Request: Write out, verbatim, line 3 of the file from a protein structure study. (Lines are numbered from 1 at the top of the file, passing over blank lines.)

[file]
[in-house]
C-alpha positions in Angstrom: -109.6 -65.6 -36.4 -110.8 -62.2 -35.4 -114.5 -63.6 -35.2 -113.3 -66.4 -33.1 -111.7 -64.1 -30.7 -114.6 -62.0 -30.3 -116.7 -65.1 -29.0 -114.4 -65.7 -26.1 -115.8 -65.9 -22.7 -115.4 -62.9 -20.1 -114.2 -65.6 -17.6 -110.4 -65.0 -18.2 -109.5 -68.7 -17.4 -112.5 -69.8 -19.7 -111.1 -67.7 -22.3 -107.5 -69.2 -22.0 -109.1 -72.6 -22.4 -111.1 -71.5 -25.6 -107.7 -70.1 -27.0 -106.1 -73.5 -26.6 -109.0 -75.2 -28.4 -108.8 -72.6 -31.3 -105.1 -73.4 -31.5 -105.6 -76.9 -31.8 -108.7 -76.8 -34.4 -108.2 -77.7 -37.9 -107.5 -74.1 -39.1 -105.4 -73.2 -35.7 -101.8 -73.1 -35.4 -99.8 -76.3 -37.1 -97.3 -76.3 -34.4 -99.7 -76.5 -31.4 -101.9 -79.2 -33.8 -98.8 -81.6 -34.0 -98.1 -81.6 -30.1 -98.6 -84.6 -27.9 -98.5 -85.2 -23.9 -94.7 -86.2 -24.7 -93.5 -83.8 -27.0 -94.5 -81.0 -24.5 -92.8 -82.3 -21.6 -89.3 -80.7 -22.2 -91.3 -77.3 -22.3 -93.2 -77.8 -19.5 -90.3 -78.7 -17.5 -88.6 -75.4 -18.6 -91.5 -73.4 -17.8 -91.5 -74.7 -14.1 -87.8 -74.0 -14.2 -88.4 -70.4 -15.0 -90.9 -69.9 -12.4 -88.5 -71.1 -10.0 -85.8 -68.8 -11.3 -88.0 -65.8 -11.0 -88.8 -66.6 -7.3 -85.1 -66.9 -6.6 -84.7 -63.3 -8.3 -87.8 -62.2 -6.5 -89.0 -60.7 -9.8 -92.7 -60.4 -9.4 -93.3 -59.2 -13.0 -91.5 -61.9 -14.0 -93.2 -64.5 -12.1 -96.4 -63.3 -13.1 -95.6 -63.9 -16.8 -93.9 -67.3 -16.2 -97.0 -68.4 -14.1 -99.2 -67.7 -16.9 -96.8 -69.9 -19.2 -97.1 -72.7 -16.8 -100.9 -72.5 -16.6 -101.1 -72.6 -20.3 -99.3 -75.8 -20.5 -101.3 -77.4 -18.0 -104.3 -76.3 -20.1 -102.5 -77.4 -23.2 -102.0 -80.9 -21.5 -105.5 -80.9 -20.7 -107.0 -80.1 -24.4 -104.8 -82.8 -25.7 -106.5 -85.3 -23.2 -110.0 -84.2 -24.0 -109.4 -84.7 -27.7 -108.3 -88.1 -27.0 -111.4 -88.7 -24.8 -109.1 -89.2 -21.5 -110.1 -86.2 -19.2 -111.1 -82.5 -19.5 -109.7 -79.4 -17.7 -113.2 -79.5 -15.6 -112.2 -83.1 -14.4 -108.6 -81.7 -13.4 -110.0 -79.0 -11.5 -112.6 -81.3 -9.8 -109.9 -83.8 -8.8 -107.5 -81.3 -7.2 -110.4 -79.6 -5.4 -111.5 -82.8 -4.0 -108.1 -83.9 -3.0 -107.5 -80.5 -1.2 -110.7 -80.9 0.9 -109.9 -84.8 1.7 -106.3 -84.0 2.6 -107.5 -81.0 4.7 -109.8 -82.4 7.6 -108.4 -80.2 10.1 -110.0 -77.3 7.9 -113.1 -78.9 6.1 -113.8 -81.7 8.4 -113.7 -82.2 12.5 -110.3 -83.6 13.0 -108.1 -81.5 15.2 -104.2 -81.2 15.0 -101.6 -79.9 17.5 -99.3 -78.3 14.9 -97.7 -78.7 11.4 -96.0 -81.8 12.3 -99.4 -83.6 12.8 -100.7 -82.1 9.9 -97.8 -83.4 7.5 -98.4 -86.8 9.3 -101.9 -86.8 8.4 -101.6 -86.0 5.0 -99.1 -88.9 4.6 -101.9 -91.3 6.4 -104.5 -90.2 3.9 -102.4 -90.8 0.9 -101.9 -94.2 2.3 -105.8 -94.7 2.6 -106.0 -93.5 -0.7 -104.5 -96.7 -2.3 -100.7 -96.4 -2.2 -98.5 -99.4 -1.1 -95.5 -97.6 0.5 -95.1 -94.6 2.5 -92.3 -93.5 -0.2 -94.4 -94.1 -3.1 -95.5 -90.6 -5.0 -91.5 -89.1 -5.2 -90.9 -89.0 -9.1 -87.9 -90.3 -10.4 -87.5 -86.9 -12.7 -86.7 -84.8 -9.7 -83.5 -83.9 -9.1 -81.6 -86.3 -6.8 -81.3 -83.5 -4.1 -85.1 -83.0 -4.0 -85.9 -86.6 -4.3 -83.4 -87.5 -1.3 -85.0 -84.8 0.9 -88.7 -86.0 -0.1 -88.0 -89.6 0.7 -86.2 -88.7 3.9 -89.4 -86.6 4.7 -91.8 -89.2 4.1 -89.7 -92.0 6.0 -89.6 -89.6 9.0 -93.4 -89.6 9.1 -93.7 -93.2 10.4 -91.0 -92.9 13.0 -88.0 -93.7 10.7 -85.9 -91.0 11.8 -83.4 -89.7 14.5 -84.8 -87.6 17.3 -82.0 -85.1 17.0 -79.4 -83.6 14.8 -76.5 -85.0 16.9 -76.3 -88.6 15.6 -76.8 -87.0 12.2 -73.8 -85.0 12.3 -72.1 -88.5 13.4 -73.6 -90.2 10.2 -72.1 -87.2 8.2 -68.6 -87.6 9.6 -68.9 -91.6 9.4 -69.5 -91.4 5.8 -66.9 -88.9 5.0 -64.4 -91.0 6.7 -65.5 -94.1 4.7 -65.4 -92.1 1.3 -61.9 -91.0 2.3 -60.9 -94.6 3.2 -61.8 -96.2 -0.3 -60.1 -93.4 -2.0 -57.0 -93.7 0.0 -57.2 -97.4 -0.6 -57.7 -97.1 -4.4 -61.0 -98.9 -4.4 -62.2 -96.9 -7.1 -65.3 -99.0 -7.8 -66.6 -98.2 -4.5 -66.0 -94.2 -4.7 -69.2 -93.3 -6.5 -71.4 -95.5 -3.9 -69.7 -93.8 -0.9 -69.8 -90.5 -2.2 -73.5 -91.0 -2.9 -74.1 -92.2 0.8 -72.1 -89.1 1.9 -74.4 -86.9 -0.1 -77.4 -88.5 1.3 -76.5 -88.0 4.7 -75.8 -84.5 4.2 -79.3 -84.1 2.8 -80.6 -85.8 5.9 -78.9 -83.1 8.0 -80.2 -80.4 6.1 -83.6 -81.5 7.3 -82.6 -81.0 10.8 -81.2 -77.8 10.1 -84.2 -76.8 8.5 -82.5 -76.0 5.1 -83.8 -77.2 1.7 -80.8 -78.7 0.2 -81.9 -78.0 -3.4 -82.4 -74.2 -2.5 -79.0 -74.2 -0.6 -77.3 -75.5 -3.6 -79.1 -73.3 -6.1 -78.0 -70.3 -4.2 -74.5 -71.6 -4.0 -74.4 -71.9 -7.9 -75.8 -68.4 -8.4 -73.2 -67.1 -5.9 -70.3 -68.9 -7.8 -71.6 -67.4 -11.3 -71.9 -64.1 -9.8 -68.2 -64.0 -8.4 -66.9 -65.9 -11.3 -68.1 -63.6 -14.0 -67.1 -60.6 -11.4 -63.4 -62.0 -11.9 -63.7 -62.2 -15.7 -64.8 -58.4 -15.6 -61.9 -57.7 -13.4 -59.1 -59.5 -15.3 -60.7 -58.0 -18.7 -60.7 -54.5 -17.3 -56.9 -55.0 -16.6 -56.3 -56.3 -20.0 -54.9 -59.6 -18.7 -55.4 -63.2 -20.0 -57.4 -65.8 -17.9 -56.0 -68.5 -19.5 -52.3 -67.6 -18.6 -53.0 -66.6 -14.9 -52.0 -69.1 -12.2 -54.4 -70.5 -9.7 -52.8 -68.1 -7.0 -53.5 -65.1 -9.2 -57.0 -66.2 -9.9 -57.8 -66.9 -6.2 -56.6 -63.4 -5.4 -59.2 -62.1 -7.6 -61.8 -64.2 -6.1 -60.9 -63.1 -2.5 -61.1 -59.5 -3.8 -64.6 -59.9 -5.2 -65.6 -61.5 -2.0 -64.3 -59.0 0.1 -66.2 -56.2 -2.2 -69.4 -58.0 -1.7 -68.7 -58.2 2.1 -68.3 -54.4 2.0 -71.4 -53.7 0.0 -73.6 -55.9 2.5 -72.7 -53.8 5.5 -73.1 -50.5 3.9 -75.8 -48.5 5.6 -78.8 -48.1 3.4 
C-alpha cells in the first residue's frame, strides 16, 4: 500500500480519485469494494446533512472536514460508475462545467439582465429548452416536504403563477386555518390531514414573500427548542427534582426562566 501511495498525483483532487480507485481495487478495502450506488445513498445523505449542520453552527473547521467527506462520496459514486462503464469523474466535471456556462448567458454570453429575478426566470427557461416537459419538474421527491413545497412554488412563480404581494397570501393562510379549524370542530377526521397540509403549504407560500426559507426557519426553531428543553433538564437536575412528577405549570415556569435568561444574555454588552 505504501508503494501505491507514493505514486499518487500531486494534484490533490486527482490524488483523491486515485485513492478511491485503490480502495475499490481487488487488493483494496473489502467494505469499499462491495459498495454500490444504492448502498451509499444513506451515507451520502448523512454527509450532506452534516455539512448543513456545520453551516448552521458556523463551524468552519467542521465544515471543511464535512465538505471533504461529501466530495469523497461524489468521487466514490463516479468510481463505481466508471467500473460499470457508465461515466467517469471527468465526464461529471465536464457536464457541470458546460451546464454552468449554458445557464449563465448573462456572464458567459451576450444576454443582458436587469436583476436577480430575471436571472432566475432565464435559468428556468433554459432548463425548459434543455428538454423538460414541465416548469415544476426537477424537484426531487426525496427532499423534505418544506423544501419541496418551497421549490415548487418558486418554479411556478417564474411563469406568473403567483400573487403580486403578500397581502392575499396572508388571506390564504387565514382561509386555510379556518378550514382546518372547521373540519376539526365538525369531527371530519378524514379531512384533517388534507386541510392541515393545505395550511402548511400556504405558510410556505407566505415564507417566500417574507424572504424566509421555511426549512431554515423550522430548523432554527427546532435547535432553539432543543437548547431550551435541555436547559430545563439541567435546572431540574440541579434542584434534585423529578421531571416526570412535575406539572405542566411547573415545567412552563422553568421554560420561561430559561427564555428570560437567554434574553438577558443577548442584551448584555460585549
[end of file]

C-alpha cells in the first residue's frame, strides 16, 4: 500500500480519485469494494446533512472536514460508475462545467439582465429548452416536504403563477386555518390531514414573500427548542427534582426562566 501511495498525483483532487480507485481495487478495502450506488445513498445523505449542520453552527473547521467527506462520496459514486462503464469523474466535471456556462448567458454570453429575478426566470427557461416537459419538474421527491413545497412554488412563480404581494397570501393562510379549524370542530377526521397540509403549504407560500426559507426557519426553531428543553433538564437536575412528577405549570415556569435568561444574555454588552 505504501508503494501505491507514493505514486499518487500531486494534484490533490486527482490524488483523491486515485485513492478511491485503490480502495475499490481487488487488493483494496473489502467494505469499499462491495459498495454500490444504492448502498451509499444513506451515507451520502448523512454527509450532506452534516455539512448543513456545520453551516448552521458556523463551524468552519467542521465544515471543511464535512465538505471533504461529501466530495469523497461524489468521487466514490463516479468510481463505481466508471467500473460499470457508465461515466467517469471527468465526464461529471465536464457536464457541470458546460451546464454552468449554458445557464449563465448573462456572464458567459451576450444576454443582458436587469436583476436577480430575471436571472432566475432565464435559468428556468433554459432548463425548459434543455428538454423538460414541465416548469415544476426537477424537484426531487426525496427532499423534505418544506423544501419541496418551497421549490415548487418558486418554479411556478417564474411563469406568473403567483400573487403580486403578500397581502392575499396572508388571506390564504387565514382561509386555510379556518378550514382546518372547521373540519376539526365538525369531527371530519378524514379531512384533517388534507386541510392541515393545505395550511402548511400556504405558510410556505407566505415564507417566500417574507424572504424566509421555511426549512431554515423550522430548523432554527427546532435547535432553539432543543437548547431550551435541555436547559430545563439541567435546572431540574440541579434542584434534585423529578421531571416526570412535575406539572405542566411547573415545567412552563422553568421554560420561561430559561427564555428570560437567554434574553438577558443577548442584551448584555460585549